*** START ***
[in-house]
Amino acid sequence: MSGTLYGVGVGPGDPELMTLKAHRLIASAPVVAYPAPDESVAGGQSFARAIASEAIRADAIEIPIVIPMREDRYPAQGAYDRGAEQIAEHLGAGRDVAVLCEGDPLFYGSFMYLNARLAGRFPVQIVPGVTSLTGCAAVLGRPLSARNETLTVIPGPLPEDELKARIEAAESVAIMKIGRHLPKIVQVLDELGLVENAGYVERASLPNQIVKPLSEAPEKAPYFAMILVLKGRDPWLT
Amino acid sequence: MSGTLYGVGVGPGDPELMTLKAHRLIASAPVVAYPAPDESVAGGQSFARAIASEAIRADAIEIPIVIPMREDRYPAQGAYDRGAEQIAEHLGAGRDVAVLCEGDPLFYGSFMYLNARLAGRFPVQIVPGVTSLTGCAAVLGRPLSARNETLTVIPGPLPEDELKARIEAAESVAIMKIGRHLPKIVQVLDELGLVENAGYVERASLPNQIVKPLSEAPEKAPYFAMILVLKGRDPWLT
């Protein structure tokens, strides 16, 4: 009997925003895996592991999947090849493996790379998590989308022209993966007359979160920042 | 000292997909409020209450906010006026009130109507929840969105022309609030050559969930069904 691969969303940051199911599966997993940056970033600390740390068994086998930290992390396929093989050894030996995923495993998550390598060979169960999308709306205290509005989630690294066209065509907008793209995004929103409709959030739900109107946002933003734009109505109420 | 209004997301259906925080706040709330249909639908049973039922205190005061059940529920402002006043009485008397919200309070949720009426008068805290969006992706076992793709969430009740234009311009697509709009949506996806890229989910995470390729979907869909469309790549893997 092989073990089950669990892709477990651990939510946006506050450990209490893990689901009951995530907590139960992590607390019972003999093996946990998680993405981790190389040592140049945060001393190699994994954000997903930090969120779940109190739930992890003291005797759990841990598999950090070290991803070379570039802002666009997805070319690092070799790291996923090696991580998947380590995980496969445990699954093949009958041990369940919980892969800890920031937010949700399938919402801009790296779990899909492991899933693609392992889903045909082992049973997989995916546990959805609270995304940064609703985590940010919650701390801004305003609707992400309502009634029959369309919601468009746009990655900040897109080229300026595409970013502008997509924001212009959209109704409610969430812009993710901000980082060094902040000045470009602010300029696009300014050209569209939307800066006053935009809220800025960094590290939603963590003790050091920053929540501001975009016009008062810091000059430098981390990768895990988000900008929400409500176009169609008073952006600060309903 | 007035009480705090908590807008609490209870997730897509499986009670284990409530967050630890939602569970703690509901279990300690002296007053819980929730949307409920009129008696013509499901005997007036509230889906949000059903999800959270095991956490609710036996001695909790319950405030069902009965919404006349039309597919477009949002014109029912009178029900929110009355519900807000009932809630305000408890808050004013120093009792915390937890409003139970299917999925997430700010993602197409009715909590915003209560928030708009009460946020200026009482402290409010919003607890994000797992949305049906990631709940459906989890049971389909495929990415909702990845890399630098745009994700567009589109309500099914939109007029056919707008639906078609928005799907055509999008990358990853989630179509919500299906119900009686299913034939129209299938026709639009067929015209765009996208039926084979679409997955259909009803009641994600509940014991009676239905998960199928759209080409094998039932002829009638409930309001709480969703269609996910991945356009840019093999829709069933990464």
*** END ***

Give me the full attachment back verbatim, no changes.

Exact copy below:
[in-house]
Amino acid sequence: MSGTLYGVGVGPGDPELMTLKAHRLIASAPVVAYPAPDESVAGGQSFARAIASEAIRADAIEIPIVIPMREDRYPAQGAYDRGAEQIAEHLGAGRDVAVLCEGDPLFYGSFMYLNARLAGRFPVQIVPGVTSLTGCAAVLGRPLSARNETLTVIPGPLPEDELKARIEAAESVAIMKIGRHLPKIVQVLDELGLVENAGYVERASLPNQIVKPLSEAPEKAPYFAMILVLKGRDPWLT
Amino acid sequence: MSGTLYGVGVGPGDPELMTLKAHRLIASAPVVAYPAPDESVAGGQSFARAIASEAIRADAIEIPIVIPMREDRYPAQGAYDRGAEQIAEHLGAGRDVAVLCEGDPLFYGSFMYLNARLAGRFPVQIVPGVTSLTGCAAVLGRPLSARNETLTVIPGPLPEDELKARIEAAESVAIMKIGRHLPKIVQVLDELGLVENAGYVERASLPNQIVKPLSEAPEKAPYFAMILVLKGRDPWLT
């Protein structure tokens, strides 16, 4: 009997925003895996592991999947090849493996790379998590989308022209993966007359979160920042 | 000292997909409020209450906010006026009130109507929840969105022309609030050559969930069904 691969969303940051199911599966997993940056970033600390740390068994086998930290992390396929093989050894030996995923495993998550390598060979169960999308709306205290509005989630690294066209065509907008793209995004929103409709959030739900109107946002933003734009109505109420 | 209004997301259906925080706040709330249909639908049973039922205190005061059940529920402002006043009485008397919200309070949720009426008068805290969006992706076992793709969430009740234009311009697509709009949506996806890229989910995470390729979907869909469309790549893997 092989073990089950669990892709477990651990939510946006506050450990209490893990689901009951995530907590139960992590607390019972003999093996946990998680993405981790190389040592140049945060001393190699994994954000997903930090969120779940109190739930992890003291005797759990841990598999950090070290991803070379570039802002666009997805070319690092070799790291996923090696991580998947380590995980496969445990699954093949009958041990369940919980892969800890920031937010949700399938919402801009790296779990899909492991899933693609392992889903045909082992049973997989995916546990959805609270995304940064609703985590940010919650701390801004305003609707992400309502009634029959369309919601468009746009990655900040897109080229300026595409970013502008997509924001212009959209109704409610969430812009993710901000980082060094902040000045470009602010300029696009300014050209569209939307800066006053935009809220800025960094590290939603963590003790050091920053929540501001975009016009008062810091000059430098981390990768895990988000900008929400409500176009169609008073952006600060309903 | 007035009480705090908590807008609490209870997730897509499986009670284990409530967050630890939602569970703690509901279990300690002296007053819980929730949307409920009129008696013509499901005997007036509230889906949000059903999800959270095991956490609710036996001695909790319950405030069902009965919404006349039309597919477009949002014109029912009178029900929110009355519900807000009932809630305000408890808050004013120093009792915390937890409003139970299917999925997430700010993602197409009715909590915003209560928030708009009460946020200026009482402290409010919003607890994000797992949305049906990631709940459906989890049971389909495929990415909702990845890399630098745009994700567009589109309500099914939109007029056919707008639906078609928005799907055509999008990358990853989630179509919500299906119900009686299913034939129209299938026709639009067929015209765009996208039926084979679409997955259909009803009641994600509940014991009676239905998960199928759209080409094998039932002829009638409930309001709480969703269609996910991945356009840019093999829709069933990464």